COVID is only the most recent and salient example of this orderly cycle of conjuring, production, marketing, and othering, because it is happening at the time of writing, and because it is truly and immediately out-of-control and global. Yet further instances abound in Western memory: the AIDS epidemic that emerged in the 1980s has long been characterized as punishment for perverse behavior.31 According to Elisa Gabbert, “As late as 1918, physicians named ‘cosmic influence’ as a factor in the mysteriously deadly Spanish flu — ‘influence’ and ‘influenza’ have the same etymology, a ‘flowing in,’ as of unseen, ethereal forces.”32 Of the Black Death, she writes that “the apparent senselessness of a new epidemic makes it even more frightening, so that every plague is a double plague of contagion and fear.”33 The anxiety, personal and social, that springs around this uncertainty creates a market for preventions and cures, less so for the disease, but to restore a sense of order and control. Per Aaron Bernstein: “In the context of emerging infections of course we’re not thinking upstream because there are huge amounts of money to be made downstream. You can make money on vaccines, you can make money on tests. There’s a return on investment proposition.”34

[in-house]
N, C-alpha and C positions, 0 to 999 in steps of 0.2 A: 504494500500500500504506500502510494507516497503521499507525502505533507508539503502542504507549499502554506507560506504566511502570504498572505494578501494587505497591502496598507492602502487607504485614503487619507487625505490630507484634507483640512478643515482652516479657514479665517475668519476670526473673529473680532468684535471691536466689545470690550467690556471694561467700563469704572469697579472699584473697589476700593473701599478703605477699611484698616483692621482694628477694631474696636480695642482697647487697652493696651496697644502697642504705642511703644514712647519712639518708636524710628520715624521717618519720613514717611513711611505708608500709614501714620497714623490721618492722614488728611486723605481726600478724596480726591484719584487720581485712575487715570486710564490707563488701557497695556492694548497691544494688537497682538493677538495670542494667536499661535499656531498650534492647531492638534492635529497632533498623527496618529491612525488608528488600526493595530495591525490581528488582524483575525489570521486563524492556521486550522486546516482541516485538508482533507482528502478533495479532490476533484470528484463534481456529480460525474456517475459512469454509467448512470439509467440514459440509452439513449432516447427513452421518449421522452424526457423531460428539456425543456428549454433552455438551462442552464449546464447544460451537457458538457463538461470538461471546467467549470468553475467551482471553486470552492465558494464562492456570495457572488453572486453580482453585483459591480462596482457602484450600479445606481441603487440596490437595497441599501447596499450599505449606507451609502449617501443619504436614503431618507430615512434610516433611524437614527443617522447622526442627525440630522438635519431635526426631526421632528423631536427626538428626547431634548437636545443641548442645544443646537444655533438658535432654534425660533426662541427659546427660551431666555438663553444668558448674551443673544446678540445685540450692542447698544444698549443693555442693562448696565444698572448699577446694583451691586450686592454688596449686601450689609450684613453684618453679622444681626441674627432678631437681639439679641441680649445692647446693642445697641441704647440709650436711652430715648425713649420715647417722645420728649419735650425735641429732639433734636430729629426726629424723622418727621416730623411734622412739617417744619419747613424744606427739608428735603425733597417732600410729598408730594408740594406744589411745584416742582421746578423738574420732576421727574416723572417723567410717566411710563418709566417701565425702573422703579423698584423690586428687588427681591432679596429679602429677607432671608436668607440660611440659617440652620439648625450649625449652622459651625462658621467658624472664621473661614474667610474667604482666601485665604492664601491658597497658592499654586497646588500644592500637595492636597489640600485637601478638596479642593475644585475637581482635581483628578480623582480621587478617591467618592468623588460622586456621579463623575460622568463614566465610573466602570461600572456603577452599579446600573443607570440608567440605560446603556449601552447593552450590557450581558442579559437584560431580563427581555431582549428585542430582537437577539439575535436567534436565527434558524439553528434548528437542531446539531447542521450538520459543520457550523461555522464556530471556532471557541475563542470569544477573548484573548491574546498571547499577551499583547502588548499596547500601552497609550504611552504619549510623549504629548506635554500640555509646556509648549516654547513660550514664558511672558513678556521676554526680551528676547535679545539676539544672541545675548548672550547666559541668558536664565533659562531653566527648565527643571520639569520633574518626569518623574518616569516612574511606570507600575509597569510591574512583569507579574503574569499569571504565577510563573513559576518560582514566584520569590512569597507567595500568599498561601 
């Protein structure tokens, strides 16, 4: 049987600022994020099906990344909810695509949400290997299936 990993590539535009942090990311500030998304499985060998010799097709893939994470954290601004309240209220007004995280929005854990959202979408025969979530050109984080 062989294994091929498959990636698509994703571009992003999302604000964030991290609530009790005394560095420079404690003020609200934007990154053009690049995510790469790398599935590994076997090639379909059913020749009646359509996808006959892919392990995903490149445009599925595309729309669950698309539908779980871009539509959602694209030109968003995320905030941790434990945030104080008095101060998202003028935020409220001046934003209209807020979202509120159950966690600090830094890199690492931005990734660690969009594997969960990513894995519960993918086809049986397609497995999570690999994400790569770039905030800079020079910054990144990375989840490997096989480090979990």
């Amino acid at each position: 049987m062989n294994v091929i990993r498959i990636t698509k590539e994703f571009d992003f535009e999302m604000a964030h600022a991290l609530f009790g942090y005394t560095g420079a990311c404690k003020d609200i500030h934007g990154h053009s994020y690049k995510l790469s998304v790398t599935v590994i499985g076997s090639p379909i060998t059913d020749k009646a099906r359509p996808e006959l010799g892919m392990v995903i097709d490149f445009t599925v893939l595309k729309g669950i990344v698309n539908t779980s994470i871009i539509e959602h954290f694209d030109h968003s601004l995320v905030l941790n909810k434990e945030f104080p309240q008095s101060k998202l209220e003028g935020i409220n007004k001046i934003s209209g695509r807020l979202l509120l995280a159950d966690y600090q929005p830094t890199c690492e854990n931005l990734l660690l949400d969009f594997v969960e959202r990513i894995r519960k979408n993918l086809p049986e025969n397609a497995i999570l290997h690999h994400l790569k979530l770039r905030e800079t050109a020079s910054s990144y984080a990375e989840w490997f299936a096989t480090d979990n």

When the theater of control is documented at a safe distance, geographically or in antiquity, it is constructed as primitive, as magical. In our own lives, amid a pandemic, the same types of performance are construed as politics: a theater of control whose goals also often exist outside the natural laws of cause and effect. We choose to believe its rituals will help us stave off chaos, just as the magicians of so-called antiquity did. It would be myopic to presume we will not ourselves be judged; time, of course, will tell. We remain conscious of the fact that “when we don’t understand the cause of a disease or how to treat it,” as Gabbert surmises, “we resort to magical thinking.” 35


  1. Emily Favreau (@emilyfavreau), “At the beginning of my pregnancy, I made a conscious effort to switch to ‘green’ cleaning products. Today, I used a Lysol wipe on an apple.” Twitter post, March 28, 2020, 10:06 p.m., ↩︎

  2. Emmanuel Goldman, “Exaggerated risk of transmission of COVID-19 by fomites,” The Lancet 20, no. 8 (August, 2020), 892-893. ↩︎

  3. Derek Thompson, “Hygiene Theater Is a Huge Waste of Time,” The Atlantic, July 27, 2020, Derek Thompson, “Hygiene Theater is Still a Huge Waste of Time,” The Atlantic, February 8, 2021, ↩︎

  4. James Fallows, “‘Like a Full-Body Massage’: Thinking About the TSA,” The Atlantic, November 23, 2010, ↩︎

  5. Robert K. Ritner, The Mechanics of Ancient Egyptian Magical Practice (Chicago: The Oriental Institute, 1993), 1. ↩︎

  6. Ritner, 9-13. ↩︎

  7. Kerry Muhlestein, “Execration Ritual,” in UCLA Encyclopedia of Egyptology, edited by Jacco Dieleman and Willeke Wendrich (Los Angeles, 2008),, 3. ↩︎